Therapeutic Research Areas
Nearly all clinical review divisions in CDER’s Office of New Drugs have received at least one cannabis product application (IND or pre-IND). The clinical trials conducted or proposed for consideration under these applications evaluate the use of CCDPs for many different clinical indications (symptoms or medical conditions), and the CCDPs vary in formulation, potency, strength, and ROA. The clinical trials under the majority of CCDP INDs focus on four therapeutic areas:
- Addiction and pain medicine- 53%
- Neurology- 19 %
- Immunology and inflammation- 14%
- Psychiatry- 9%
Investigators have begun studying a wider variety of ROAs. In the 1970s and 1980s, much of the cannabis in clinical trials was inhaled via cigarettes, with a few oral product types. In the 1990s and 2000s, the types of oral product types increased, but inhalation via cigarette remained the primary ROA studied. However, in the 2010s the variety of product types being researched dramatically expanded to include an array of oral products, including baked goods, botanical extracts, capsules and tablets, oils, purified (or semi-purified) extracts, sweets (e.g., candies), tinctures, as well as vaporized products.
The diversity of ROAs and product types in clinical trials has continued to grow since 2020 and includes products for inhalation, oral ingestion, topical application, and injection. This is likely due to changes in cannabis users in the U.S. In recent years, individuals have transitioned from predominantly smoking dried cannabis flower to consuming other non-flower forms, such as edibles.
Guidance Documents to Support Cannabis Drug Product Research
FDA continues to support robust scientific research needed to develop new drugs from cannabis and is committed to encouraging the research and development of these new drugs through the IND and drug approval processes. To that end, we have published two guidance documents for industry:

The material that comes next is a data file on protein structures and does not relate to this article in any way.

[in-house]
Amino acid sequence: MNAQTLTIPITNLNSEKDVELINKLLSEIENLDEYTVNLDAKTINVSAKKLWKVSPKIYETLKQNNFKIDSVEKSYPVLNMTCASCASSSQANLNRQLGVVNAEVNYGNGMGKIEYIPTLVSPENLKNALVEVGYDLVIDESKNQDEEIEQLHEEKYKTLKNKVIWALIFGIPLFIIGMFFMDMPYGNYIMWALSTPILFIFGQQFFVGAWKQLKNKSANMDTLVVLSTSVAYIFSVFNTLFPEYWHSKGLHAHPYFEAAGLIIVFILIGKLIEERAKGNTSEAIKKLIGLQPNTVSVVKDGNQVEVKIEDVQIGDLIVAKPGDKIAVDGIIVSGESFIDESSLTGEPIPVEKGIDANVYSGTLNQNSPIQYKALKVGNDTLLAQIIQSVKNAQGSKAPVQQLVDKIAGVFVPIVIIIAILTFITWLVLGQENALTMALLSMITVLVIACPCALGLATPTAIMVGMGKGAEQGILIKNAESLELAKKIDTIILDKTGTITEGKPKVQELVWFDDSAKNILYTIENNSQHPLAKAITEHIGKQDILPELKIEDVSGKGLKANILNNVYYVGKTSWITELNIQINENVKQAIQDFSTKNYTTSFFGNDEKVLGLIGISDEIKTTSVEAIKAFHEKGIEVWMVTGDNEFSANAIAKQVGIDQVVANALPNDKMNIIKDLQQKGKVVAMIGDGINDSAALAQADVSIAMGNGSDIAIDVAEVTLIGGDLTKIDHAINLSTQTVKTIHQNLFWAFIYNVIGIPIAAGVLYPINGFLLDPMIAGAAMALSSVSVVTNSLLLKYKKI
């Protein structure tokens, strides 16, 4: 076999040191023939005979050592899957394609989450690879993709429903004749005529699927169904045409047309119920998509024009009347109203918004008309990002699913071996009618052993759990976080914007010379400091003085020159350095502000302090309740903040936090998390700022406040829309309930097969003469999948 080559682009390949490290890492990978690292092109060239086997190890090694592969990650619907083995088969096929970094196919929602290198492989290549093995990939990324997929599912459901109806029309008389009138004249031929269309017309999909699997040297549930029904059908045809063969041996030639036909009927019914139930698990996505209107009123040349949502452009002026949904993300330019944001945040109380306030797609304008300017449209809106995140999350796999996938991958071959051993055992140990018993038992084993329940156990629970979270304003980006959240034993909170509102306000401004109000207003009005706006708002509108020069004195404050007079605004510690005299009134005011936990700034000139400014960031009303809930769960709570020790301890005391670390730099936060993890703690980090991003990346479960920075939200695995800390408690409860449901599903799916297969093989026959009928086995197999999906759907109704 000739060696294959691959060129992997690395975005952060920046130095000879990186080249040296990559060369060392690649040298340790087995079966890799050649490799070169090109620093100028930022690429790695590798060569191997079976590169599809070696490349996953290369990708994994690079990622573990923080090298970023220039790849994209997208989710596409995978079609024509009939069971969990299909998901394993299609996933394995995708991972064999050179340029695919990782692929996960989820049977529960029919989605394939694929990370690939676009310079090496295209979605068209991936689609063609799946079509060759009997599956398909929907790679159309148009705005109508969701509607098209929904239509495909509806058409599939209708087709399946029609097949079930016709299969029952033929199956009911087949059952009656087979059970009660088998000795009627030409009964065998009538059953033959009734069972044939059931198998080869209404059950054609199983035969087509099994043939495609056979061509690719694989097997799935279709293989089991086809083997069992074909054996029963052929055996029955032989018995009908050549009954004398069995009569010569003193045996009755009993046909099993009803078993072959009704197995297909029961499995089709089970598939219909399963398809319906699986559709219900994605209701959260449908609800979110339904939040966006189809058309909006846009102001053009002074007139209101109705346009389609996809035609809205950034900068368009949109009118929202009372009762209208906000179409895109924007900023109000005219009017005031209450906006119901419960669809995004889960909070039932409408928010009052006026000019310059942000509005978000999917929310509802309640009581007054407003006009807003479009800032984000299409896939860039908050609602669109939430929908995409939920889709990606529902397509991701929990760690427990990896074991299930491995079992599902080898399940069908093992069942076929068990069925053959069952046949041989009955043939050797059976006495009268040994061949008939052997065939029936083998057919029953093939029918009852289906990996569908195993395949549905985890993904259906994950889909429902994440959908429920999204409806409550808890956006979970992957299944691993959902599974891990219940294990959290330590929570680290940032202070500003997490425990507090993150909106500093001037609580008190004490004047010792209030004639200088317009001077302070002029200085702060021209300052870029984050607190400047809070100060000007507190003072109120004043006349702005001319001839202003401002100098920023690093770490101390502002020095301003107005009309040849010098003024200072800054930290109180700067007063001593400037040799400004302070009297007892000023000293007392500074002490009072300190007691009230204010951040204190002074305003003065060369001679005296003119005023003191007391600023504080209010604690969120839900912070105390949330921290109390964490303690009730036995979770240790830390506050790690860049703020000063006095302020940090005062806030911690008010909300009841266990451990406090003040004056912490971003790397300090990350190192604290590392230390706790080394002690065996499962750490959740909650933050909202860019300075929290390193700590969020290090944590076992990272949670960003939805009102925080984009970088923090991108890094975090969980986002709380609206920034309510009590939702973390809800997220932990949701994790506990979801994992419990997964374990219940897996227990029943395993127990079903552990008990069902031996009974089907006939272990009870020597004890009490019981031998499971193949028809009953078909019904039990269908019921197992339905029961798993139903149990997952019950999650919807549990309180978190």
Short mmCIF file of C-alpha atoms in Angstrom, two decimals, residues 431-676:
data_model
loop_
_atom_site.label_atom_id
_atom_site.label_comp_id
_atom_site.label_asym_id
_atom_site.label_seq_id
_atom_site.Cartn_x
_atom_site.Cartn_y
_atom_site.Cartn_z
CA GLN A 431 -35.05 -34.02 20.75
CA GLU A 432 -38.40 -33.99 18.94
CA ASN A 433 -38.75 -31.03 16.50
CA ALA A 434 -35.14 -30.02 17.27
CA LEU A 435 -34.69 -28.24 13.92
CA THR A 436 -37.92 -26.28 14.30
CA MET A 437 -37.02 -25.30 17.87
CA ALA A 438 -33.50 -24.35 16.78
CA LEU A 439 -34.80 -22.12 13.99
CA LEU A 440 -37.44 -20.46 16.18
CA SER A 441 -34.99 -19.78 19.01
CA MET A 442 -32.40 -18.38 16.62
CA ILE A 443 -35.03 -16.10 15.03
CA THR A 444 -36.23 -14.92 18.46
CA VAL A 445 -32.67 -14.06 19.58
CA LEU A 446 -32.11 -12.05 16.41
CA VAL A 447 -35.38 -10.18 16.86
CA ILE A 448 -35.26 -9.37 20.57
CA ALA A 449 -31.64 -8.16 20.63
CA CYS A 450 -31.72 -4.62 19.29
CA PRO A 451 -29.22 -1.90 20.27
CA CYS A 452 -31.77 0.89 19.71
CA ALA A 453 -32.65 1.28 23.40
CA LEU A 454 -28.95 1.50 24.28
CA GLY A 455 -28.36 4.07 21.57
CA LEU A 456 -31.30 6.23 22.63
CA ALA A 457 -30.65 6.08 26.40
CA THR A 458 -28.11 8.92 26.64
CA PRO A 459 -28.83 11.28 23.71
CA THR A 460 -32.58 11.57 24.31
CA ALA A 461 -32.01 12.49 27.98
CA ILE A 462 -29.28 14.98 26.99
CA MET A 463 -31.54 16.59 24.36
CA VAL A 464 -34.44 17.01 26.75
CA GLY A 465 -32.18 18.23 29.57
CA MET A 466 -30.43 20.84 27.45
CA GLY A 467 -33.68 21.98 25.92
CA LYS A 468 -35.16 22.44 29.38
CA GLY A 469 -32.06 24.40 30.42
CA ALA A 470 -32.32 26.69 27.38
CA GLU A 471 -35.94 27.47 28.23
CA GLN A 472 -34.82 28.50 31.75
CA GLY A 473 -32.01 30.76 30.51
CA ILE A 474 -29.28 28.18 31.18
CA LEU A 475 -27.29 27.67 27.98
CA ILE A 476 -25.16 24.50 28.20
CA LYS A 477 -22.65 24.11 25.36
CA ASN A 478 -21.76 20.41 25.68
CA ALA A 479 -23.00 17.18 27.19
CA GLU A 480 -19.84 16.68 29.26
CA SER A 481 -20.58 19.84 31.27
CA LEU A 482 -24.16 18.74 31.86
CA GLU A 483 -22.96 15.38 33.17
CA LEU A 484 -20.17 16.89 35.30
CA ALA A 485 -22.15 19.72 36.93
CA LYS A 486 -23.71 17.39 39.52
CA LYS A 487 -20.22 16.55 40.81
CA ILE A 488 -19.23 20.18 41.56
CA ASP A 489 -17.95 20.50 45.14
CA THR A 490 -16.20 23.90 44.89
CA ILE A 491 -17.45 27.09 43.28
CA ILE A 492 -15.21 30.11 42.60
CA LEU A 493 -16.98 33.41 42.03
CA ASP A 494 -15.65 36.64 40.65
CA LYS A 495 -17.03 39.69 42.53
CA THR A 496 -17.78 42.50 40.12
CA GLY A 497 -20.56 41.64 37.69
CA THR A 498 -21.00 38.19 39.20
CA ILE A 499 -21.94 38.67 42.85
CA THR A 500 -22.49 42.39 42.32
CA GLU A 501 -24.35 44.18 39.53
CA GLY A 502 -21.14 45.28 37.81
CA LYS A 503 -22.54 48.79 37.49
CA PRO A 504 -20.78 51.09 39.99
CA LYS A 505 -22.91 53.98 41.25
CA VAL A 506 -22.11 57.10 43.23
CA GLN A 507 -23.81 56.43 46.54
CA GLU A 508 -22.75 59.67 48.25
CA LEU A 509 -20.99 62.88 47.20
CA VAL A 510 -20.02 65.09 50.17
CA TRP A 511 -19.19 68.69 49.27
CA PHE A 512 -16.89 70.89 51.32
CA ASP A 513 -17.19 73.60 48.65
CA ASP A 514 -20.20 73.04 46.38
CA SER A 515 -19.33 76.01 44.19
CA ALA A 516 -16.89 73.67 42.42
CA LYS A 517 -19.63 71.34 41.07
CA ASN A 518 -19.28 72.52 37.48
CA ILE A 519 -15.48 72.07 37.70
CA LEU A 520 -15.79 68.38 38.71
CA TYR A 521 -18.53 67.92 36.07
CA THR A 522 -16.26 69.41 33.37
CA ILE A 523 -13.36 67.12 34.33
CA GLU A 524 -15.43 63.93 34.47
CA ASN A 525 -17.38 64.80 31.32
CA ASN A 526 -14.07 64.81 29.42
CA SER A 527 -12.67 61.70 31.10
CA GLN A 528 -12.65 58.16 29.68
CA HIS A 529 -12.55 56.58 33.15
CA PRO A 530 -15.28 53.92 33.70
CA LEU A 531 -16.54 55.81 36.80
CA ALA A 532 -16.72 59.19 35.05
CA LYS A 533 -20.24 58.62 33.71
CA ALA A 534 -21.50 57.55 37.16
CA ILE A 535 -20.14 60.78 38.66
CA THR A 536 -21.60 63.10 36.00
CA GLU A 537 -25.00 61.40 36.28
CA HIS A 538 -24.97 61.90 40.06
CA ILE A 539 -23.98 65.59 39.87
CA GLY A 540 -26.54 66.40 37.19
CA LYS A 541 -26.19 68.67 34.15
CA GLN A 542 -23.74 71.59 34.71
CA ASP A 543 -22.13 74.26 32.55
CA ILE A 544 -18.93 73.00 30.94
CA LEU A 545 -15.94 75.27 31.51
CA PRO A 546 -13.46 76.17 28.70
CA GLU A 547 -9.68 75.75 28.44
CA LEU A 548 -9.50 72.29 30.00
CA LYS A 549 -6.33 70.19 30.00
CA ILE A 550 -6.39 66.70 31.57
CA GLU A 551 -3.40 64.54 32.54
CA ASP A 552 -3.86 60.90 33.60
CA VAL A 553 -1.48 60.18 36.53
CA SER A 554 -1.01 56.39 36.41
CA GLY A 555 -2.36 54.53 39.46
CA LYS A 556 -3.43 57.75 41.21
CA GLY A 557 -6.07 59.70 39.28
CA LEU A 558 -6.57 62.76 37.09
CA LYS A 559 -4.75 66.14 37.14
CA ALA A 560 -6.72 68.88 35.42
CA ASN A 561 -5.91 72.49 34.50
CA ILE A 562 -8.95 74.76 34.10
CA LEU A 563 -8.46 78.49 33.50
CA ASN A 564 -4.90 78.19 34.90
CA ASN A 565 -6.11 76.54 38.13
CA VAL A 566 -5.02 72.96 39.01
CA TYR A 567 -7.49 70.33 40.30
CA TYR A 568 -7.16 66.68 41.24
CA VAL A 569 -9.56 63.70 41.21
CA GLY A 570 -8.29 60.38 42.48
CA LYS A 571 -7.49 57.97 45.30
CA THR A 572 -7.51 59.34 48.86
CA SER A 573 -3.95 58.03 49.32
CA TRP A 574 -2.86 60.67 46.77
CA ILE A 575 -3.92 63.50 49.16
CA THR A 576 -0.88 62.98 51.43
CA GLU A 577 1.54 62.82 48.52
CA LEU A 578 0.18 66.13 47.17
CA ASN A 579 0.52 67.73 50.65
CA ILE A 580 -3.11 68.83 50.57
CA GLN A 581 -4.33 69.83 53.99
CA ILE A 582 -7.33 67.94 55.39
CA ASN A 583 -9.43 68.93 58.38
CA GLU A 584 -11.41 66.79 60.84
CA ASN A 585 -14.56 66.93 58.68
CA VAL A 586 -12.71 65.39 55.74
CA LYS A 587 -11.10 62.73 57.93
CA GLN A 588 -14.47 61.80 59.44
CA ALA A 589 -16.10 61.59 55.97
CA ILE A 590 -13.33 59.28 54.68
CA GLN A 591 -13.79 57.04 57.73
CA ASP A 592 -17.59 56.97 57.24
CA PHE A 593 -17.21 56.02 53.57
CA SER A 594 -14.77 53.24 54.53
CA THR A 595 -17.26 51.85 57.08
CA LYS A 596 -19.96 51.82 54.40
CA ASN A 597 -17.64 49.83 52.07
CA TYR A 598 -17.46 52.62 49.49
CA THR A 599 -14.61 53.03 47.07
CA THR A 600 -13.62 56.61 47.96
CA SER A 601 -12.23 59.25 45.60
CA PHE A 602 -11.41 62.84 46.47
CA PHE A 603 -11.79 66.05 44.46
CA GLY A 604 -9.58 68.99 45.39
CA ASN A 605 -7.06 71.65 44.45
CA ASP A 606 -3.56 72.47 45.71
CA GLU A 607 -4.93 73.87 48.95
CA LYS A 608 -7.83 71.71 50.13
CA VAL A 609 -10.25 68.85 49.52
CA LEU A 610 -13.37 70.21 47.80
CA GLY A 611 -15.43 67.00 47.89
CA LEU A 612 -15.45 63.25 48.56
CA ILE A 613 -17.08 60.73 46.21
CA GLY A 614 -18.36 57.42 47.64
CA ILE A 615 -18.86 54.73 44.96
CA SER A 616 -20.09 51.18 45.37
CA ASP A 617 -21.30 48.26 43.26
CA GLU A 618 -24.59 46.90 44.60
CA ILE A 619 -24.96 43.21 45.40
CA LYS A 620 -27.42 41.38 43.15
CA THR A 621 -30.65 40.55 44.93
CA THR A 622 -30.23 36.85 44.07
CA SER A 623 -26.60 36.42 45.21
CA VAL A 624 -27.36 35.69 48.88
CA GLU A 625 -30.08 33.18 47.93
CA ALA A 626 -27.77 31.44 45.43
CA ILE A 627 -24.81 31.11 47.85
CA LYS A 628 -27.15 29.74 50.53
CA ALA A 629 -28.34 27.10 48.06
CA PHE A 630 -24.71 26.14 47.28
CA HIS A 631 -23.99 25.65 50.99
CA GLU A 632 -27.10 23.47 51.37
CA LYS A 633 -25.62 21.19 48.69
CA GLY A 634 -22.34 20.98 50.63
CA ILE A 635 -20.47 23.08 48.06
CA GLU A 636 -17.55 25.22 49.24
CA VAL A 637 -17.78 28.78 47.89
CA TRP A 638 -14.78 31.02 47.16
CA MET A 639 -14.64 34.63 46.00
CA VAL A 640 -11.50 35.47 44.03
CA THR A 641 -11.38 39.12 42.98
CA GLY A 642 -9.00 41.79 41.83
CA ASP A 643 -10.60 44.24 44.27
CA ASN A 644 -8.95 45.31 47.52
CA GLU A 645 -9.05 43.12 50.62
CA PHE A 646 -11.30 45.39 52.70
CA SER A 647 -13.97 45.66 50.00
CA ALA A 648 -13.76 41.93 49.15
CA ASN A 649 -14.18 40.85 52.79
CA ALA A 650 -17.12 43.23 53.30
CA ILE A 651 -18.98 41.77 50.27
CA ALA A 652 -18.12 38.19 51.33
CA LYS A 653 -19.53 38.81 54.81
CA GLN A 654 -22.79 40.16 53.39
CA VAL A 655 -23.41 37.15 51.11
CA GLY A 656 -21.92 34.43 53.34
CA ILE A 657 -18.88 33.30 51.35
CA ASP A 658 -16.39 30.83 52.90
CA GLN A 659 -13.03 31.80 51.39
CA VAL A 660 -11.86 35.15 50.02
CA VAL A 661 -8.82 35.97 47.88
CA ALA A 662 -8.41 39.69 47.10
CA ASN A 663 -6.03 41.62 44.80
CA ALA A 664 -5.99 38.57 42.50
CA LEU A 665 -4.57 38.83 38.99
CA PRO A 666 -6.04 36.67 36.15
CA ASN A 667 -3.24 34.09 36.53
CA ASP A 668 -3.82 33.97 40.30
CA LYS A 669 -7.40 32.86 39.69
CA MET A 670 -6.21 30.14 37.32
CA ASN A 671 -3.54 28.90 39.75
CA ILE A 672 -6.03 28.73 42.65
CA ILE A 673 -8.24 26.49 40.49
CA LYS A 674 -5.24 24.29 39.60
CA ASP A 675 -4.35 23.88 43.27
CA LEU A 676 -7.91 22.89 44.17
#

- Botanical Drug Development. This 2016 guidance is intended to aid applicants in developing botanical drugs and provides the agency’s current thinking regarding growing conditions and manufacturing quality controls for botanical raw materials.
- Cannabis and Cannabis-Derived Compounds: Quality Considerations for Clinical Research. This 2023 guidance reflects FDA’s current thinking on clinical research of human drugs containing CCDPs, with a focus on manufacturing high-quality drugs.
The Future of Cannabis Research and Drug Development
We predict FDA will continue to see an increase in INDs evaluating CCDPs. As we see more medical and non-medical programs at the state-level evolve, we expect there will be increased interest in clinical research to study CCDPs. With this, we also expect to see new, innovative products for evaluation under INDs. This may include the use of newly identified or less common cannabinoids, as well as other components of the cannabis plant, such as terpenes (natural occurring chemicals found in plants). Researchers may also begin to expand on their use of edible CCDP product types, as well as investigate new ROAs.
Over the course of 50 years, FDA has gained valuable experience by assessing more than 800 INDs that evaluate cannabis products. FDA recognizes the uniqueness of CCDPs, and the technical challenges associated with botanical drug development and research. The agency will continue to support sound, scientifically based research into the therapeutic uses of CCDPs and will work with companies interested in bringing safe, effective, and quality drugs to market through our drug development and approval process.